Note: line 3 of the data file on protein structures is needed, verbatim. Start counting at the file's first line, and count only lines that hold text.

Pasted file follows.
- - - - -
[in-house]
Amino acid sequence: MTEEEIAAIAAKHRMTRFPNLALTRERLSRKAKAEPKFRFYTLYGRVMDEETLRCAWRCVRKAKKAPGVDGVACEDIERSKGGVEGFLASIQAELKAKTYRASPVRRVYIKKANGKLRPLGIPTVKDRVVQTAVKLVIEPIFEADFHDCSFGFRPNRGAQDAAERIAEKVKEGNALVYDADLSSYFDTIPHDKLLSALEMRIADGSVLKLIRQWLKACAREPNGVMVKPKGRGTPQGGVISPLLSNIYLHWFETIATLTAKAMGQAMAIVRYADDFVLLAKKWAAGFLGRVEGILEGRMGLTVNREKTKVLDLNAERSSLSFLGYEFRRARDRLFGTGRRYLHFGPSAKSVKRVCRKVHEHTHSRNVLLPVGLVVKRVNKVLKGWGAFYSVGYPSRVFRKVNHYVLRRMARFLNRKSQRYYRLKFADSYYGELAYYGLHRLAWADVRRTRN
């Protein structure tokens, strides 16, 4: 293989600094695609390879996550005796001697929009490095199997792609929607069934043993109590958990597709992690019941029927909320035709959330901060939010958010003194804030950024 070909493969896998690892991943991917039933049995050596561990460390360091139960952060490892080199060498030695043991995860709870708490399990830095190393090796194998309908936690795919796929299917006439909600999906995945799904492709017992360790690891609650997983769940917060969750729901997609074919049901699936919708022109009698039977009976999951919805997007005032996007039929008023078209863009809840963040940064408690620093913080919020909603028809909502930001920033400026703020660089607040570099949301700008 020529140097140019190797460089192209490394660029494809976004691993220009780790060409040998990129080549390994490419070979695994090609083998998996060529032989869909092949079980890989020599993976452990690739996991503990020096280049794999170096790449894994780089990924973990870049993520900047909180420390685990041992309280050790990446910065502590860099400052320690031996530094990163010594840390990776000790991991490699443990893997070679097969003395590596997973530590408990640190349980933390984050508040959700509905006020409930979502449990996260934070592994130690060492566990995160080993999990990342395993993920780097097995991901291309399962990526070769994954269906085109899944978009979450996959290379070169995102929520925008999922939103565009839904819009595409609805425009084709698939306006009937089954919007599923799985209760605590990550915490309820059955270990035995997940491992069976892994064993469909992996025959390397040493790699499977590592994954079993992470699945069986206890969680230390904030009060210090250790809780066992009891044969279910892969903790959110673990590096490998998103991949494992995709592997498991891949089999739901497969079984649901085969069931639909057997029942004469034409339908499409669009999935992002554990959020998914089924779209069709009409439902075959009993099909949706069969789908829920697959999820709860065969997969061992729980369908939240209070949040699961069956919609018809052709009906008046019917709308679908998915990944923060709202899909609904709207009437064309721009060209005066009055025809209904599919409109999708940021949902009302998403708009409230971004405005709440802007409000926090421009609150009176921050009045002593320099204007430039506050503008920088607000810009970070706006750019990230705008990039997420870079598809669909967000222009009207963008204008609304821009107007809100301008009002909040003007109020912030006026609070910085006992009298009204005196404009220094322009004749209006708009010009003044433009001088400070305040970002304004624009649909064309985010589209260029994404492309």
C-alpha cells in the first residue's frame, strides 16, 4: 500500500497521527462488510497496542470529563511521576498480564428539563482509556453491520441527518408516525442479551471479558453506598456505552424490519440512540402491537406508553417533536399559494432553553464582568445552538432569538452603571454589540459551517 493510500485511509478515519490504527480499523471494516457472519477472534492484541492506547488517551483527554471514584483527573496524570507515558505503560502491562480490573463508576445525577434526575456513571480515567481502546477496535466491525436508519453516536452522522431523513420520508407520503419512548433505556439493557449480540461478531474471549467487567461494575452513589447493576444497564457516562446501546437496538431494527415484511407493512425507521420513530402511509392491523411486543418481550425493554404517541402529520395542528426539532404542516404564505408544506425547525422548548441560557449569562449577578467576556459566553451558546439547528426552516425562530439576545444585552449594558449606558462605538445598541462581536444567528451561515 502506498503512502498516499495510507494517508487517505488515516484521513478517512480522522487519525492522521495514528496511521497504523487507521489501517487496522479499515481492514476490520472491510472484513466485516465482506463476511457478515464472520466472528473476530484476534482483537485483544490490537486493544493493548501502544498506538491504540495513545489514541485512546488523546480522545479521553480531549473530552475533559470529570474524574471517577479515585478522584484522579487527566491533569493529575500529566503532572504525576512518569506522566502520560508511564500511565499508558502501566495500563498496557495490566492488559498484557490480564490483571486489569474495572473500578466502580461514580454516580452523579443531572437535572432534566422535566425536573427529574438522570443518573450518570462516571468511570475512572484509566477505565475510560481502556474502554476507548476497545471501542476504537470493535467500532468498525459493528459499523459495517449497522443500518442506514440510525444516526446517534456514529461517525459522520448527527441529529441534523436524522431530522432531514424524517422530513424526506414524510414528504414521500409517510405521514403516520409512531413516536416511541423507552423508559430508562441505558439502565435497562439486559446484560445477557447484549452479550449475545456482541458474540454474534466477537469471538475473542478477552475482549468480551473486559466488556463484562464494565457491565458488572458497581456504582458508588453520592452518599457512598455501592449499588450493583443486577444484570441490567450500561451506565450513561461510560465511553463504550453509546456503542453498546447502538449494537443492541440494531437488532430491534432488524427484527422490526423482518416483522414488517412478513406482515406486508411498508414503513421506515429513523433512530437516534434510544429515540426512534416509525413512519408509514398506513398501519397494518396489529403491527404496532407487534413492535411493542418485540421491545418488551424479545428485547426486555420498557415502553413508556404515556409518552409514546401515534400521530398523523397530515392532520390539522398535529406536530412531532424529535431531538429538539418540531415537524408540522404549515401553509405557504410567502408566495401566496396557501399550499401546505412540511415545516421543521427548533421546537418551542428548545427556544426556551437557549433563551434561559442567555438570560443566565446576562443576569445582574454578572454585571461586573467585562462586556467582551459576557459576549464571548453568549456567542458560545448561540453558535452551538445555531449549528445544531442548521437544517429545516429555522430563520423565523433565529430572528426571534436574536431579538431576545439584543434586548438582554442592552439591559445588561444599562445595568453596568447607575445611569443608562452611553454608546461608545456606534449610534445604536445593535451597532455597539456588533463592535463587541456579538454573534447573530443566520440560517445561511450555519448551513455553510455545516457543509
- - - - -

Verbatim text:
């Protein structure tokens, strides 16, 4: 293989600094695609390879996550005796001697929009490095199997792609929607069934043993109590958990597709992690019941029927909320035709959330901060939010958010003194804030950024 070909493969896998690892991943991917039933049995050596561990460390360091139960952060490892080199060498030695043991995860709870708490399990830095190393090796194998309908936690795919796929299917006439909600999906995945799904492709017992360790690891609650997983769940917060969750729901997609074919049901699936919708022109009698039977009976999951919805997007005032996007039929008023078209863009809840963040940064408690620093913080919020909603028809909502930001920033400026703020660089607040570099949301700008 020529140097140019190797460089192209490394660029494809976004691993220009780790060409040998990129080549390994490419070979695994090609083998998996060529032989869909092949079980890989020599993976452990690739996991503990020096280049794999170096790449894994780089990924973990870049993520900047909180420390685990041992309280050790990446910065502590860099400052320690031996530094990163010594840390990776000790991991490699443990893997070679097969003395590596997973530590408990640190349980933390984050508040959700509905006020409930979502449990996260934070592994130690060492566990995160080993999990990342395993993920780097097995991901291309399962990526070769994954269906085109899944978009979450996959290379070169995102929520925008999922939103565009839904819009595409609805425009084709698939306006009937089954919007599923799985209760605590990550915490309820059955270990035995997940491992069976892994064993469909992996025959390397040493790699499977590592994954079993992470699945069986206890969680230390904030009060210090250790809780066992009891044969279910892969903790959110673990590096490998998103991949494992995709592997498991891949089999739901497969079984649901085969069931639909057997029942004469034409339908499409669009999935992002554990959020998914089924779209069709009409439902075959009993099909949706069969789908829920697959999820709860065969997969061992729980369908939240209070949040699961069956919609018809052709009906008046019917709308679908998915990944923060709202899909609904709207009437064309721009060209005066009055025809209904599919409109999708940021949902009302998403708009409230971004405005709440802007409000926090421009609150009176921050009045002593320099204007430039506050503008920088607000810009970070706006750019990230705008990039997420870079598809669909967000222009009207963008204008609304821009107007809100301008009002909040003007109020912030006026609070910085006992009298009204005196404009220094322009004749209006708009010009003044433009001088400070305040970002304004624009649909064309985010589209260029994404492309």